Typical street scene in Santa Ana, El Salvador. (Photo: iStock)

Typical street scene in Santa Ana, El Salvador. (Photo: iStock)

IMF Survey: Emerging Markets Seen as Part of Solution to Global Problems

December 2, 2011

  • Lagarde wraps up visit to Latin America as Mexico takes over leadership of G-20
  • Praises Brazil as a leading actor on global economic stage
  • Says emerging markets can help in global solution to key problems

IMF Managing Director Christine Lagarde, wrapping up a visit to Latin America, said that the balance of economic power was shifting and that emerging economies were part of the solution to global problems.

Emerging Markets Seen as Part of Solution to Global Problems

Christine Lagarde meets Brazilian President Dilma Rouseff during her five-day visit to Latin America (photo: Roberto Stuckert Filho)

Latin America

Lagarde, completing a trip to Latin America during which she met with leaders of Brazil, Mexico, and Peru, said that over the past decade, Brazil has had a remarkable trajectory, “combining economic stability, growth and significant progress in reducing poverty and inequality—even becoming an international benchmark in that area. In the process, the country has established itself as a leading actor on the global economic stage.”

Lagarde, who earlier in the week was in Mexico ahead of it taking over the leadership of the Group of Twenty (G-20) industrial and emerging market countries, met on December 1 with Brazilian President Dilma Rousseff, and held productive meetings with Finance Minister Guido Mantega and Central Bank President Alexandre Tombini.

Shifting balance of power

“As the balance of economic power shifts, emerging economies are a key part of the solution to the global problems. Brazil consistently presents an important voice to the world on behalf of the interests of emerging and developing economies,” she said in a press release.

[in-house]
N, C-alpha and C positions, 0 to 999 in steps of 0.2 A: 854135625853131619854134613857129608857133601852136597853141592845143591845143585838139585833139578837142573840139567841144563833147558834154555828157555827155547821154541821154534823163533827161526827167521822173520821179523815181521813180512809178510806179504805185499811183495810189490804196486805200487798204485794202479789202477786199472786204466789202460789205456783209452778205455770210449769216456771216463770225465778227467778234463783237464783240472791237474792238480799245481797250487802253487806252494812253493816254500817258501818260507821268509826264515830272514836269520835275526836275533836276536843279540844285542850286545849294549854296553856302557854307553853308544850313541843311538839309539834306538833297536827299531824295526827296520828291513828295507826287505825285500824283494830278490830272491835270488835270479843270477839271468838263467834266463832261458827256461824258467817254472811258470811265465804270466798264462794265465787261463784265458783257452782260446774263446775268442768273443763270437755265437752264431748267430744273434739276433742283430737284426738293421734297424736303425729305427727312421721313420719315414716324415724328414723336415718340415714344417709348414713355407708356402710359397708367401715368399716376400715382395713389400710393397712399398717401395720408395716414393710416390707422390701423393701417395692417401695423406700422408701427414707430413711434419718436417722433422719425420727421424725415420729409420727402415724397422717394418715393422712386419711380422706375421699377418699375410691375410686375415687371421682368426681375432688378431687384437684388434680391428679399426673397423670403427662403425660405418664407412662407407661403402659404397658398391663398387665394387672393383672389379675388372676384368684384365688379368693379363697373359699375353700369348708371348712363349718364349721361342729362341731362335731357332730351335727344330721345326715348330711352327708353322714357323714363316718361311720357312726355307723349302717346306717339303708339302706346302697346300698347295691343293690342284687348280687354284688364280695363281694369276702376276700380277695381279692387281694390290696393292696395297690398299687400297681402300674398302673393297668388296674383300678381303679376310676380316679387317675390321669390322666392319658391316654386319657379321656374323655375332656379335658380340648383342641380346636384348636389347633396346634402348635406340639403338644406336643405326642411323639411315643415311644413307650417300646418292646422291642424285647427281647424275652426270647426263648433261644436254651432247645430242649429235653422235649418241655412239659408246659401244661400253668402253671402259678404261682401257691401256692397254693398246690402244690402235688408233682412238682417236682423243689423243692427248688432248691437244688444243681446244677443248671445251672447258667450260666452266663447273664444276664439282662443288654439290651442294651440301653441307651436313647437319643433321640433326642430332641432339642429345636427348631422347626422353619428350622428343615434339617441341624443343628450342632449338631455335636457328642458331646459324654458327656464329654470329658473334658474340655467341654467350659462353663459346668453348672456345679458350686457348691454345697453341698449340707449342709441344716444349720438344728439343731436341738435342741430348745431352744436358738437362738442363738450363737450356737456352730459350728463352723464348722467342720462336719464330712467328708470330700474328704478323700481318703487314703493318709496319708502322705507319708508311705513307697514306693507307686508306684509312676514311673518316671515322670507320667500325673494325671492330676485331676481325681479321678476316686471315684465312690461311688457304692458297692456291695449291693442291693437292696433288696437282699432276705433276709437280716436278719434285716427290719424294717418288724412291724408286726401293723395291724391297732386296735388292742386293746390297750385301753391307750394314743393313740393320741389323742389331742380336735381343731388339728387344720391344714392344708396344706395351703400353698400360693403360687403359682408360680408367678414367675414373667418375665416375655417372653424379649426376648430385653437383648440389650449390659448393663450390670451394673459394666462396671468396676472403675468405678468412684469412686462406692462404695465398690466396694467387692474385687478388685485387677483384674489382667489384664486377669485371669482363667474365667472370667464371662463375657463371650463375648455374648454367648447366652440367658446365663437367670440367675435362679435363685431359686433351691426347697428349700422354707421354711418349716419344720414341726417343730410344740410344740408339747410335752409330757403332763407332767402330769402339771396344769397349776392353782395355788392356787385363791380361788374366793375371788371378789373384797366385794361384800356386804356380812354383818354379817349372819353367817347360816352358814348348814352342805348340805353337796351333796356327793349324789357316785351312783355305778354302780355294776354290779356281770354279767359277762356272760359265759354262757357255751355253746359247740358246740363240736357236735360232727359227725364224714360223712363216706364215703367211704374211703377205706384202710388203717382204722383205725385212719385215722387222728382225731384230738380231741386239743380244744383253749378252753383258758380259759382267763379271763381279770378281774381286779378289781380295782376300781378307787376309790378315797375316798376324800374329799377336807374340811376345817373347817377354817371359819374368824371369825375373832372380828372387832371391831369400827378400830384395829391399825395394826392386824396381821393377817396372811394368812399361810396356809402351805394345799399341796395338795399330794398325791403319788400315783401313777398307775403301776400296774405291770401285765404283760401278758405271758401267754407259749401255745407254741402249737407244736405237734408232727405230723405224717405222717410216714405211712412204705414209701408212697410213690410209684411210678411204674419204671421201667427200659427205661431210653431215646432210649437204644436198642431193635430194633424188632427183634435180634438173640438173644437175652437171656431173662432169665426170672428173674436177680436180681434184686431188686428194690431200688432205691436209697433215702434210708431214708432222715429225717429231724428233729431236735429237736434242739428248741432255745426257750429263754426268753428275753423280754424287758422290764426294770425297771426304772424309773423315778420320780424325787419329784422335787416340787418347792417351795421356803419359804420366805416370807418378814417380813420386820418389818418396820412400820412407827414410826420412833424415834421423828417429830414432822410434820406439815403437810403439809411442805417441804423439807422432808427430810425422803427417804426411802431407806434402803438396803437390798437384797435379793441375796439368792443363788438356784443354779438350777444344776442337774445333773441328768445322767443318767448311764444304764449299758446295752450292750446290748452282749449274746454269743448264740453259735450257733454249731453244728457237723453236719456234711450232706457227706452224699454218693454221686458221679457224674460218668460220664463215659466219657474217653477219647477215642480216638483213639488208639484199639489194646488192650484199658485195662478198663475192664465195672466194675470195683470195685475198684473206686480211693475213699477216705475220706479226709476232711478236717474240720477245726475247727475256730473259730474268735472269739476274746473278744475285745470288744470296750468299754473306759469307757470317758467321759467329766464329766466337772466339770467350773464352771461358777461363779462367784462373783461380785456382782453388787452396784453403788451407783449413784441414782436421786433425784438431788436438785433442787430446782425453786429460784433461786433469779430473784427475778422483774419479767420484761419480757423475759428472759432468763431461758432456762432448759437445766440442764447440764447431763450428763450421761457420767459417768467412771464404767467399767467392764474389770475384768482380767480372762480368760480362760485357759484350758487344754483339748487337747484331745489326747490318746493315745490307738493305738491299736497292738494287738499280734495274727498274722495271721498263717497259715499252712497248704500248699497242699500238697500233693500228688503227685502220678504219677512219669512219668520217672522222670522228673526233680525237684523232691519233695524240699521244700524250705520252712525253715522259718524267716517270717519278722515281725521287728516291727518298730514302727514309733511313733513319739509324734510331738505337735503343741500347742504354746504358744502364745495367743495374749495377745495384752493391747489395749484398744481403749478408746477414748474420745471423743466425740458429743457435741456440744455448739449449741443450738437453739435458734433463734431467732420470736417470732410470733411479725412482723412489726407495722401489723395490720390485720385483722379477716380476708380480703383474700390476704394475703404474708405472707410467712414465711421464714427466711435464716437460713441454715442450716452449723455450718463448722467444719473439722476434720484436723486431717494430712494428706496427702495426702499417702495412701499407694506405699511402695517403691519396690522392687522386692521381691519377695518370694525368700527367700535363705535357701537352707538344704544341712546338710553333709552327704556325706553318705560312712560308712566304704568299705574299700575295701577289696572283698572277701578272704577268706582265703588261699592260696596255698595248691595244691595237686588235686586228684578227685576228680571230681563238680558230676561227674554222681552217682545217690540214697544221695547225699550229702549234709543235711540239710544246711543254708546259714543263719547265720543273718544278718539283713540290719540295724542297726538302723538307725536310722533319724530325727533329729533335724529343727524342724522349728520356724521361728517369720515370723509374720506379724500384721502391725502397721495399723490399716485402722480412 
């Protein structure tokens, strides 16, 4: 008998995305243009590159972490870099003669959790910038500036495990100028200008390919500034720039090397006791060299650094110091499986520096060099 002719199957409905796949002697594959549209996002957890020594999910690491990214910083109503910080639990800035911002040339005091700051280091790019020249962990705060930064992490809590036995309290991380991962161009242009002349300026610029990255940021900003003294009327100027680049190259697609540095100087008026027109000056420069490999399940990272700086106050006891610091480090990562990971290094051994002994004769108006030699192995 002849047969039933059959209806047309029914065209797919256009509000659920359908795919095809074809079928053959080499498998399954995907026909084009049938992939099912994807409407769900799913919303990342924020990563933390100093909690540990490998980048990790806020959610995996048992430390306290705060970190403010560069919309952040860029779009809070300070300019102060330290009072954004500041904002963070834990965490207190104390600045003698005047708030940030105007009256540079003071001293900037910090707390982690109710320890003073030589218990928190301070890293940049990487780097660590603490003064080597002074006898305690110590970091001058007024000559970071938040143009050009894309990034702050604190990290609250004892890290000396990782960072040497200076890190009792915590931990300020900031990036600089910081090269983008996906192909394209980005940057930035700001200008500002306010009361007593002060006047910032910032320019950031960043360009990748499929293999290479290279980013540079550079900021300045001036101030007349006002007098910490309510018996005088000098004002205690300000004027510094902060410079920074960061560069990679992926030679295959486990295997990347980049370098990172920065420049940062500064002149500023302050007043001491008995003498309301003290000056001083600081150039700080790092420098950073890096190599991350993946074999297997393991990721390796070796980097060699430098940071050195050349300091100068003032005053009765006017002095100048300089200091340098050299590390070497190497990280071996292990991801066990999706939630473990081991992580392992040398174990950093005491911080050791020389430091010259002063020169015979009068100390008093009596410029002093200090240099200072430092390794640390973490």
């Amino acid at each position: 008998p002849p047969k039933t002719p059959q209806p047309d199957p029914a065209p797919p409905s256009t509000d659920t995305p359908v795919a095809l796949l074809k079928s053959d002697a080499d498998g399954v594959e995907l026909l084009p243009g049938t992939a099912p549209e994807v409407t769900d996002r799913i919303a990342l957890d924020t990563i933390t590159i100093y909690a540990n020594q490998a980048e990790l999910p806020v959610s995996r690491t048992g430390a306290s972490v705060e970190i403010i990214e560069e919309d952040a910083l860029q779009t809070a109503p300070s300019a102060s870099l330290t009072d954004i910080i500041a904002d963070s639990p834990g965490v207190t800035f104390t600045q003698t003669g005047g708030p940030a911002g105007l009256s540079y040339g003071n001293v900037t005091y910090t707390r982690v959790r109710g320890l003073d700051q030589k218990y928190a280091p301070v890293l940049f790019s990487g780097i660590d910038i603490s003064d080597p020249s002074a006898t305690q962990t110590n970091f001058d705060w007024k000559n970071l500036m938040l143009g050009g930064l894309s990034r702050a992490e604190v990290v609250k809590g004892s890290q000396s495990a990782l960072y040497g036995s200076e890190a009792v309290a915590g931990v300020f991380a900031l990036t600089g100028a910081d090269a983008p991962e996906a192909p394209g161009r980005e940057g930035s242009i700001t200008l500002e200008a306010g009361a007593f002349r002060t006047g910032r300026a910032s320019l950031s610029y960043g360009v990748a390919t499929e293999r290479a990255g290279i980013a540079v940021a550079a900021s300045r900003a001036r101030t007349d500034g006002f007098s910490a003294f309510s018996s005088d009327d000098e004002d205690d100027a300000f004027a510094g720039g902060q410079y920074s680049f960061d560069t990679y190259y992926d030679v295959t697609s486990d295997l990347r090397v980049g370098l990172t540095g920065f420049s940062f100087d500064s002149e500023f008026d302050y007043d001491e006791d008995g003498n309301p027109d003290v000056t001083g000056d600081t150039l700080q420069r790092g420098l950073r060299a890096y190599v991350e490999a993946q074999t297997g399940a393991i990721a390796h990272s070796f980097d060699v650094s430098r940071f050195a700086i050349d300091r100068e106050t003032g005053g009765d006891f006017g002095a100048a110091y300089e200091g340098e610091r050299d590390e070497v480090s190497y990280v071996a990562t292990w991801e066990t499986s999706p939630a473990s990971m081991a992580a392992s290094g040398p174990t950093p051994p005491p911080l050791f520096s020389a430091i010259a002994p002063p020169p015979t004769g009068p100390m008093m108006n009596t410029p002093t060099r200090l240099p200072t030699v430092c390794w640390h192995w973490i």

“This is a critical role. We welcome the Brazilian authorities’ willingness to consider contributing additional resources to the IMF. The country’s active involvement in governance reforms has been an instrumental force for positive change. This is a critical contribution to making the IMF more representative of the global reality, thus more legitimate and effective.”

Lagarde with Globonews network anchor William Waack during an interview in São Paulo, Brazil

Less visible

During a television debate on the final day of her visit to Brazil, Lagarde said the IMF was working behind the scenes to help with the European crisis.

“I'm very happy if the IMF is in the middle of it, but in an effective way, not necessarily a visible way,” Lagarde said in the recording of a Globo News TV news program in São Paulo.

Lagarde urged euro zone countries to find a collective, comprehensive solution to the crisis or risk enduring a lost decade.

Not immune

Lagarde praised the management of the Brazilian economy.

“The marked resilience of the Brazilian economy is the product of a strong track record of competent macroeconomic management based on the three pillars of fiscal responsibility, inflation targeting and flexible exchange rate. In the last few years, Brazil has also benefited from a solid and well-capitalized banking sector, which has so far softened the impact of one important channel of contagion from the global financial crisis,” she said.

“But that is not to say Brazil is immune to the crisis. In our highly interconnected world, nobody is. For Brazil, the challenge is now is to find the right balance between supporting growth and at the same time guiding inflation to converge to the central bank’s target. And do all that while at the same time protecting—and even expanding—its social spending and improving infrastructure.”